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Brain Decline & Frailty in PLWH
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PLWH aging & older are NOT receiving adequate screening & assessments. Their care is subpar. Screening & assessments for older & aging PLWH need to be addressed. Here are 2 studies reporting brain abnormalities in PLWH that may lead to frailty & that frailty and brain abnormality is associated. Elderly PLWH are uniquely susceptible to cognitive disability & frailty at once. Our HIV health care system is SO UNPREPARED to meet the care needs of this elderly & aging population , it's a disgrace. These issues have been brought to authorities - OAR, ONAP, HHS but they continue to ignore them. Jules
Brain abnormality may lead to frailty - the brain abnormality could be due to HIV, inflammation, stroke, diabetes, heart disease. Jules
The Structural and Functional Correlates of Frailty in Persons Living With HIV Clinical Infectious Diseases 11 April 2022
(average age - 56).
Across all participants regardless of frailty status, reductions in WM integrity were associated with worse performance in the psychomotor speed and executive function domains. Both cognitive domains are known to be affected by HIV [46].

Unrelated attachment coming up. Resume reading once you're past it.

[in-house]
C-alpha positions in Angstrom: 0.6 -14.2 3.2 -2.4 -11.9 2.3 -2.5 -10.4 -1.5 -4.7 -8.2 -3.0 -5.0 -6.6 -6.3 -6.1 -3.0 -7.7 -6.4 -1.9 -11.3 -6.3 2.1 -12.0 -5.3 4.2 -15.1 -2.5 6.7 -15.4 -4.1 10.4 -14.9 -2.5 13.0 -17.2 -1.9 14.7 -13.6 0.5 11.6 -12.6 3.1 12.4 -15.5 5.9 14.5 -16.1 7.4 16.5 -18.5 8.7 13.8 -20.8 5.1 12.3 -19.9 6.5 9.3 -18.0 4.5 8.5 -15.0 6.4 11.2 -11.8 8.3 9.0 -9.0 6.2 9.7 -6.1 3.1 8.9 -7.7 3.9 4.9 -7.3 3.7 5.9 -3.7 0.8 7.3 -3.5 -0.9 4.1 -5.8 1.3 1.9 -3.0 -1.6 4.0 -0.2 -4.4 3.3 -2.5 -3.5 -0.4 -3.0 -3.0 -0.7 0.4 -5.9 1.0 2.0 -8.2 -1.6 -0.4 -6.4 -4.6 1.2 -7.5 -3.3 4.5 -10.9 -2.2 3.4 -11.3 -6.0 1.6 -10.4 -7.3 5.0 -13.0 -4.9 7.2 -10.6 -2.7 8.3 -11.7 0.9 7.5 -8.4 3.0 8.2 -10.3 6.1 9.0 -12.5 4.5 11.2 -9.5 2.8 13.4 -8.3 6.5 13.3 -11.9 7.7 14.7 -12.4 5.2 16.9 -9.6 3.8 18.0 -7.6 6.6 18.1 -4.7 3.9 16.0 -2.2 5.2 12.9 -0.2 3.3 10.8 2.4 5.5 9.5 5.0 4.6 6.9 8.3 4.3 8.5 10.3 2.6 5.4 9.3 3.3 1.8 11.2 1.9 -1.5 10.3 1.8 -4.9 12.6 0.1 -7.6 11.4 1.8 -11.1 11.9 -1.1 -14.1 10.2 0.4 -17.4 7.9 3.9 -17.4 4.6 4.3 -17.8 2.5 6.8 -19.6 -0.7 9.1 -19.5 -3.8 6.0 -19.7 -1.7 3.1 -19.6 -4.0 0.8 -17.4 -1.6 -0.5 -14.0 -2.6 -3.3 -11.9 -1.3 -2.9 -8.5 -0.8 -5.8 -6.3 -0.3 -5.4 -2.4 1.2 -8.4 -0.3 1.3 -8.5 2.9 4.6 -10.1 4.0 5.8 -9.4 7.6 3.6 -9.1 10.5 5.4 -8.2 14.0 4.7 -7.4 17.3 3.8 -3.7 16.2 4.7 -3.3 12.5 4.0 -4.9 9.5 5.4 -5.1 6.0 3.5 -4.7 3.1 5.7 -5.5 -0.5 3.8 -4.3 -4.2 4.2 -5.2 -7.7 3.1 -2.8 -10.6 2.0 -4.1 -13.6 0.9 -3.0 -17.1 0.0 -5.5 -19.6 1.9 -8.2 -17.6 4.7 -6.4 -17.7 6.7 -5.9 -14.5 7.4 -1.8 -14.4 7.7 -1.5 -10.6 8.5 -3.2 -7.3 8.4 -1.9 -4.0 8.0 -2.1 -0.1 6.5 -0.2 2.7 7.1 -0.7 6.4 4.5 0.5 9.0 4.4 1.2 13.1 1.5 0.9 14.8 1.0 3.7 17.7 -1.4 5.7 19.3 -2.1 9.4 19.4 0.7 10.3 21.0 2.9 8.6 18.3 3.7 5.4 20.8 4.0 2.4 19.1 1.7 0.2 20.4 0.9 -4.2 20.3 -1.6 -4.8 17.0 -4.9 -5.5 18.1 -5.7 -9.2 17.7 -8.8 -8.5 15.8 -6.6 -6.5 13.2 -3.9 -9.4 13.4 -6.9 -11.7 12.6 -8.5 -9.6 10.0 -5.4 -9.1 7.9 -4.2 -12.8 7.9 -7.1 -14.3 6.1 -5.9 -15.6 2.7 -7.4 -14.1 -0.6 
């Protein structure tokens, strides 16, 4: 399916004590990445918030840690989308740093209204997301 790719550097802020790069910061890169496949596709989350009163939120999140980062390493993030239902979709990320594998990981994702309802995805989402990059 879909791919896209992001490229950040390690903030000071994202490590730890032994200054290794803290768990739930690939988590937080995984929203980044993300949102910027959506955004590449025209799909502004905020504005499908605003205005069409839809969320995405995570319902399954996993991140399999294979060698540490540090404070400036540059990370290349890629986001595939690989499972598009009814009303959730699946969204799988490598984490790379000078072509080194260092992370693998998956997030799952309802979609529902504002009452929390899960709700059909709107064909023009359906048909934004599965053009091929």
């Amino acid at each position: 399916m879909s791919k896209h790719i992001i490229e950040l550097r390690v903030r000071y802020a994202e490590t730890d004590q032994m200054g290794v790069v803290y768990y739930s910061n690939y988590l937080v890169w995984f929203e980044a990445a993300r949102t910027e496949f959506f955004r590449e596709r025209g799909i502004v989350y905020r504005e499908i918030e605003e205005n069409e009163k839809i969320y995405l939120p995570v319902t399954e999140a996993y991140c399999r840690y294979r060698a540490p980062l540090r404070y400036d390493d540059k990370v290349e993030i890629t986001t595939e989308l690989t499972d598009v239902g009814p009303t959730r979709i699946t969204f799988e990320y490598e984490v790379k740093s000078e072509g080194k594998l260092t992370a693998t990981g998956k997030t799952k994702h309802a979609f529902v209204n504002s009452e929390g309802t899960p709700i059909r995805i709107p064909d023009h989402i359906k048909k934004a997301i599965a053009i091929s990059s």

Our results suggest that brain imaging measures of integrity may be more sensitive than behavioral assessments for evaluating frailty in older PWH.
Frailty is categorized as a signature of a possible underlying comorbidity and is traditionally more prevalent in PWH compared with HIV-negative controls. For our cohort, we observed a prevalence of 14%, which is within an expected range for PWH [39-41]. We observed that PWH who were frail had worse brain integrity. Our findings revealed that in the absence of cognitive impairment characterized by neuropsychological assessment, imaging correlates of structural and functional integrity were reduced in frail compared with nonfrail PWH [cognitive testing may NOT pick up impairment]. PWH who had higher structural integrity, as assessed by FA using DTI, performed better on tests of psychomotor speed and executive function. Therefore, incorporating multimodal imaging metrics with frailty assessment may identify PWH who are potentially at greater risk for future cognitive decline.
Persons with HIV (PWH) are at increased risk of frailty,
a clinically recognizable state of increased vulnerability resulting from aging-associated decline in multiple physiologic systems. Frailty is often defined by the Fried criteria, which includes subjective and objective standards concerning health resiliency. However, these frailty metrics do not incorporate cognitive performance or neuroimaging measures.